Protect Your Data Too, Plz

Security conversations often revolve around outwardly-facing edge technologies like firewalls and IDS. These help harden the shell against external threats, but internal threats are just as dangerous. Data is what attackers want, which is why it's just as important to be vigilant about security inside the perimeter.

In a standard security model, all of the time and attention is directed to the edge, and for good reason. Protecting against DDoS, zero-day attacks, ransomware and malware coming through email attachments and/or bad links are essential to good security. The trouble is, it is not enough. Eventually, an attack is going to succeed. And how much damage an organization sustains (if any) from that attack is going to be entirely dependent on how well the operating environment is protected inside of the protective edge.

Zero-Trust (and 100% verify)

The modern security model that describes this approach is known as "Zero Trust Architecture." If you want to do a deep-dive on the nitty-gritty of Zero Trust, there is of course a NIST publication on that, specifically this one: NIST SP 800-207: Zero Trust Architecture. (Note that at only 59 pages, page-count wise, this publication is actually not that bad from the usual NIST standards of verbosity.)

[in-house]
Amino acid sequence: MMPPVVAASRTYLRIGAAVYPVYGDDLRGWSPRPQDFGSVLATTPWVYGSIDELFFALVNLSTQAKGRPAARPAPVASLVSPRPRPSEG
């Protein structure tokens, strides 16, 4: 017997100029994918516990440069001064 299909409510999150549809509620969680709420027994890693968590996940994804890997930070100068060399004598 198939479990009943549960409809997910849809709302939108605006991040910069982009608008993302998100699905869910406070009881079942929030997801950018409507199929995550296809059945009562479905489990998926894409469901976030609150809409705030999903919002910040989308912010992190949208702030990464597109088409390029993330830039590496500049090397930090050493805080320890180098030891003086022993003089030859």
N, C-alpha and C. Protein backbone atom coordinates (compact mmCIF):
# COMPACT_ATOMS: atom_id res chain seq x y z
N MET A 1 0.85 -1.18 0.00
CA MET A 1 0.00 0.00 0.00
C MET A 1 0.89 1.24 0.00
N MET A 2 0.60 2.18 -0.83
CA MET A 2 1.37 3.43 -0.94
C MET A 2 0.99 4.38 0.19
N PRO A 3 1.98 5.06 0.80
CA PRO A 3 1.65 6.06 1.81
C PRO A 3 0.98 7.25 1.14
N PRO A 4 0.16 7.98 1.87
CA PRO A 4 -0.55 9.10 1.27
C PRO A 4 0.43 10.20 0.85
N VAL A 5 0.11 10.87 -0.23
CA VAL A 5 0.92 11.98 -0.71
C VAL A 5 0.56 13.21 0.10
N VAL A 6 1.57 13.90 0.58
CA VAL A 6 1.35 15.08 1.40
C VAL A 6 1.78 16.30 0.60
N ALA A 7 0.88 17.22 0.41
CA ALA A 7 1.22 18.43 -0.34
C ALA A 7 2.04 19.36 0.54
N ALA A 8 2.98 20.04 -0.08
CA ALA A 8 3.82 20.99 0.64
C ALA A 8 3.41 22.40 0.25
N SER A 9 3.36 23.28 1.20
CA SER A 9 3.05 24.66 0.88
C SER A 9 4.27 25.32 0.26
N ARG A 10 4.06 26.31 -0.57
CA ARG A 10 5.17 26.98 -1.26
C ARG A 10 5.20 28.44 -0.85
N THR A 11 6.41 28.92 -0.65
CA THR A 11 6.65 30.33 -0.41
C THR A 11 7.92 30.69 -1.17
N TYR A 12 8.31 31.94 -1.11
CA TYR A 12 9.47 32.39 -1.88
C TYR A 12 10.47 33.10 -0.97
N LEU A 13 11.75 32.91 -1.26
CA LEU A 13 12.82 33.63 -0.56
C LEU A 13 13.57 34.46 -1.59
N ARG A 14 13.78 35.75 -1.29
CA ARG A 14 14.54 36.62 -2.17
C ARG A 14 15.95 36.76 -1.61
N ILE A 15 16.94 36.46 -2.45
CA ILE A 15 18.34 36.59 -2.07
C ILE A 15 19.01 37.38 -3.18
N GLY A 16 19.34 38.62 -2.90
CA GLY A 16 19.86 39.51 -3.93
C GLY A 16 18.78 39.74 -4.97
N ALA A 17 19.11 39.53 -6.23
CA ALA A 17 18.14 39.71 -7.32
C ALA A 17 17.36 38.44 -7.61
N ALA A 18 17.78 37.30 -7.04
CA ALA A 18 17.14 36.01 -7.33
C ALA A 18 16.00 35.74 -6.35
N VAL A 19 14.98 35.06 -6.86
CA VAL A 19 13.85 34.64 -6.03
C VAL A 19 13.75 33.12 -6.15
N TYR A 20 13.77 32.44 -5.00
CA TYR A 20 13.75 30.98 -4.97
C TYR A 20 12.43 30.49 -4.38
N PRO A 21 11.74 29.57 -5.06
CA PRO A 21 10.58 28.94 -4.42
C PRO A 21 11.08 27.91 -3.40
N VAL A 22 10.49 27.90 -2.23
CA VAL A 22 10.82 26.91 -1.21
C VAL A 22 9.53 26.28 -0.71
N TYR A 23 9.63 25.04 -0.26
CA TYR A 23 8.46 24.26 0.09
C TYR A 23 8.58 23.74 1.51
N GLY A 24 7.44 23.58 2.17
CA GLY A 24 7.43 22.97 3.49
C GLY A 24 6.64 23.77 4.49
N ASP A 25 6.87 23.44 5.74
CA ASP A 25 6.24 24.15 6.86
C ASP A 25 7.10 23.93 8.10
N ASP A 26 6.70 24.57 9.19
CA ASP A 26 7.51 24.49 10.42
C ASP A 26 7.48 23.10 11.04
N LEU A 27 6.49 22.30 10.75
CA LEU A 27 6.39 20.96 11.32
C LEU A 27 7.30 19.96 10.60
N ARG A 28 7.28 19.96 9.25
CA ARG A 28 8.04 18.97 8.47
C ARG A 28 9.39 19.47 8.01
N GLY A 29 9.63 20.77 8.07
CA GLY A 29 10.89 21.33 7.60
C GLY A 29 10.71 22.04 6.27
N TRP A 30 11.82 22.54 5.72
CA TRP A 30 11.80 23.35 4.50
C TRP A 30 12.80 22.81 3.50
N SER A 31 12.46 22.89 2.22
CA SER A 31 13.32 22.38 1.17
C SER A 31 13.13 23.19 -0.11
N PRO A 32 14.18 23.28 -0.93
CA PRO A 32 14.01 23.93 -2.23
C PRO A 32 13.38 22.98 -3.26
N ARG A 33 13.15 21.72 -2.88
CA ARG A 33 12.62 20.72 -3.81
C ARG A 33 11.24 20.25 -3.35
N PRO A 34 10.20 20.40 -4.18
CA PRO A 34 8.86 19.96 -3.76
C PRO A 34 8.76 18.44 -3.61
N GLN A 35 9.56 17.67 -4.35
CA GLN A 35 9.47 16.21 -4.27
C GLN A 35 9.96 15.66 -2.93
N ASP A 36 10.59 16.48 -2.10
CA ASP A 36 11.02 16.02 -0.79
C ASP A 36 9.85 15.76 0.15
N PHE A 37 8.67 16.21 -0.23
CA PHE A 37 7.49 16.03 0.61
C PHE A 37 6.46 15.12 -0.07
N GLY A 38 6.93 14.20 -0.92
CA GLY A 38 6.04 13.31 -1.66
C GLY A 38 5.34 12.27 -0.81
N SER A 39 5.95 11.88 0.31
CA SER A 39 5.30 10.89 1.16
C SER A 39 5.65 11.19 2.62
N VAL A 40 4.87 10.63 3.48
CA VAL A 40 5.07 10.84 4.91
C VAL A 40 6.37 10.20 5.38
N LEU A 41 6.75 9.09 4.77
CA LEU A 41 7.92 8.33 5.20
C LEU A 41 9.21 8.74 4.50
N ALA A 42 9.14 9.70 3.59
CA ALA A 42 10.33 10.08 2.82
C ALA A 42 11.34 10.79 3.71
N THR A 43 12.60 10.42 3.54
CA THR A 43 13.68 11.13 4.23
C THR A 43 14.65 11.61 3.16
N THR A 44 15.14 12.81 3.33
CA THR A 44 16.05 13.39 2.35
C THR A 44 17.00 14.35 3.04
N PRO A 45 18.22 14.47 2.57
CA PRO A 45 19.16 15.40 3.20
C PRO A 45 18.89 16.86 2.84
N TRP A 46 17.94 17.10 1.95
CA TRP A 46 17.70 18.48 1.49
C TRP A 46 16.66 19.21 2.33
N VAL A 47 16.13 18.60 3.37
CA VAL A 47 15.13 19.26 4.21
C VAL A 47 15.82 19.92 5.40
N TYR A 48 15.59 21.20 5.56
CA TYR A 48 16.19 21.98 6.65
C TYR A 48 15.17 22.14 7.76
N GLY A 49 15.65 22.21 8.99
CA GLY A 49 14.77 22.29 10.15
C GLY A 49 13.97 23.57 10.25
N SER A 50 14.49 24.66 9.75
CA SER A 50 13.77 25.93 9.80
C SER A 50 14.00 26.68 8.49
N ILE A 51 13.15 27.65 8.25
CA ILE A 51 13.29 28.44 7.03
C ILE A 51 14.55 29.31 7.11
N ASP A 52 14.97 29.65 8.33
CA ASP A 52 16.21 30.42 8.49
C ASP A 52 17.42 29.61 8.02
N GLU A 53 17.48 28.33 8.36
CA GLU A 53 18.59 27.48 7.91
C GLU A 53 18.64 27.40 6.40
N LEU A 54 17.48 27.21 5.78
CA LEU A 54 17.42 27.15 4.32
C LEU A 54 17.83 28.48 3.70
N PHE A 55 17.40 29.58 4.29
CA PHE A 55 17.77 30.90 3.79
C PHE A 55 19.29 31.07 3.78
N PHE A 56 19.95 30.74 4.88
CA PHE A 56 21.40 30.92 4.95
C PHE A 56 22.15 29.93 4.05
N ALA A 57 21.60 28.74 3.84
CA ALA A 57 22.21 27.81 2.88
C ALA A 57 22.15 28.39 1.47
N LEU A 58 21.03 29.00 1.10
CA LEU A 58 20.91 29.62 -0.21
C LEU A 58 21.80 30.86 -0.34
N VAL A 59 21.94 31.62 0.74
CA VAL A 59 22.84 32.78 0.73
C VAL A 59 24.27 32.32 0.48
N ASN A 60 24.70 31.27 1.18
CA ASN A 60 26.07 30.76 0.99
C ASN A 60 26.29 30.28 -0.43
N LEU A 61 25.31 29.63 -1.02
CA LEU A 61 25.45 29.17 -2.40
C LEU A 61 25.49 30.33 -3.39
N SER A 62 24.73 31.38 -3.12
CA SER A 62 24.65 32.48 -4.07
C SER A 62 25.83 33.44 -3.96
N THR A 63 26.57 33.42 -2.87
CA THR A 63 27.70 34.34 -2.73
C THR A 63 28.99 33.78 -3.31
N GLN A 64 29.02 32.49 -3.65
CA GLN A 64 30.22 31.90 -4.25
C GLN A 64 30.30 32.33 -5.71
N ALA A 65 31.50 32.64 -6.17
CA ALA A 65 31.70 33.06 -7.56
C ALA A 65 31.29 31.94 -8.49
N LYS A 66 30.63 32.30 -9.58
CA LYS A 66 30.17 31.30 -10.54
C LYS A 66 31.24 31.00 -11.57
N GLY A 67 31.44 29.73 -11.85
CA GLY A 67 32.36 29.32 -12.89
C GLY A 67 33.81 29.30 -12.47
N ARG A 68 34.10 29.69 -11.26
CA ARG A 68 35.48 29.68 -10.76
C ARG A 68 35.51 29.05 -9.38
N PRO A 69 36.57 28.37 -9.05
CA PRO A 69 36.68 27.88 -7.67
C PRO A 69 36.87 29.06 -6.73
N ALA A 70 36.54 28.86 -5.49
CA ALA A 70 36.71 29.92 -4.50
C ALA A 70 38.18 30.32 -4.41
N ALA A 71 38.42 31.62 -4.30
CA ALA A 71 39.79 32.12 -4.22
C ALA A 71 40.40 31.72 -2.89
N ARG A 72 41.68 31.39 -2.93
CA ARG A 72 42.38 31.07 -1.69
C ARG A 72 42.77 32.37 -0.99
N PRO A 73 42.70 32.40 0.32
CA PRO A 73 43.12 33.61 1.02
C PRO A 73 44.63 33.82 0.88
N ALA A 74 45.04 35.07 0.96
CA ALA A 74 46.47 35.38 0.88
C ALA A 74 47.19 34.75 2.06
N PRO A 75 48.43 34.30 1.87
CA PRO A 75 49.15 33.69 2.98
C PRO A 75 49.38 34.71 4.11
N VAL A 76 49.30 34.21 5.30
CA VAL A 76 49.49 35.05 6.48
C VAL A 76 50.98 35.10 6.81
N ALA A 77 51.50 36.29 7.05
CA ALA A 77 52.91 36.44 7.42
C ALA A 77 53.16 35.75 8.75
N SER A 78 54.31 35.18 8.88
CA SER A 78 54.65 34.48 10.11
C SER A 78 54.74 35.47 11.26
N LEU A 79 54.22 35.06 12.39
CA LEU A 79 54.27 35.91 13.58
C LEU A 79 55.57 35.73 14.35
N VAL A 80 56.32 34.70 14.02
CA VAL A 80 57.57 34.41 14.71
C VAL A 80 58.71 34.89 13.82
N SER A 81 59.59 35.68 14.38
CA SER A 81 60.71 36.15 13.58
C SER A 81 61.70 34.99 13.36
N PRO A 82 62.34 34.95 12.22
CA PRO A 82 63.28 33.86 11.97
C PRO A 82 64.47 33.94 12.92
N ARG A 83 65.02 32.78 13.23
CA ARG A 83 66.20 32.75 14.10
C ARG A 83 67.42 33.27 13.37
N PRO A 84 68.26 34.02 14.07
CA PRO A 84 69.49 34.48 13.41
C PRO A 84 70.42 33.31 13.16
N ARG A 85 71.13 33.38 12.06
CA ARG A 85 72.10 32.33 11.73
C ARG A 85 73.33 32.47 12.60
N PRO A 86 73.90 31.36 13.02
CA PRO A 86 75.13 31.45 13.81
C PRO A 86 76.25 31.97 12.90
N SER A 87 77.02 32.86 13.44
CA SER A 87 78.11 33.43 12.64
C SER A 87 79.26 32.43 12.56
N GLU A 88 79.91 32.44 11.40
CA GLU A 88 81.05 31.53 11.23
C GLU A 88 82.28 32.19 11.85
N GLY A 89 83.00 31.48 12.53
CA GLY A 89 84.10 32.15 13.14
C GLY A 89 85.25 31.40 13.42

For our purposes, a simple paraphrase of the NIST definition will do: Zero Trust Architecture moves defensive strategiess from static, network-based perimeters to focus on users, assets, and resources. A Zero Trust model basically states that all users, programs, or devices will be treated as untrusted unless they are specifically granted access to specific resources.

It is equally important that systems are logging access- both successful and unsuccessful. This is a standard procedure when it comes to firewalls and Application Gateways, but often stops being a priority once the system design gets past the edge. As we will see, knowing what is going on inside your security perimeter is just as important as knowing what's going on at that perimeter- especially in the event of a post-mortem analysis after an attack.

Designing a storage environment for active security

Designing any environment using a stringent deny-first model such as Zero Trust is tough. It requires constant vigilance, and if the environment is at all dynamic, it can require constant updating of access rights. This is especially important when it comes to storage. Realistically, your data is what attackers are after. They are not trying to steal your firewall, or your load balancer. They are trying to steal your data. In order to best protect that data, you will need to know all of the things you look for when it comes to edge protection: where your data comes from, who accesses it (and why, and when), and where and how it is stored (and for how long). It helps to think of these things in terms of active vs. passive protection.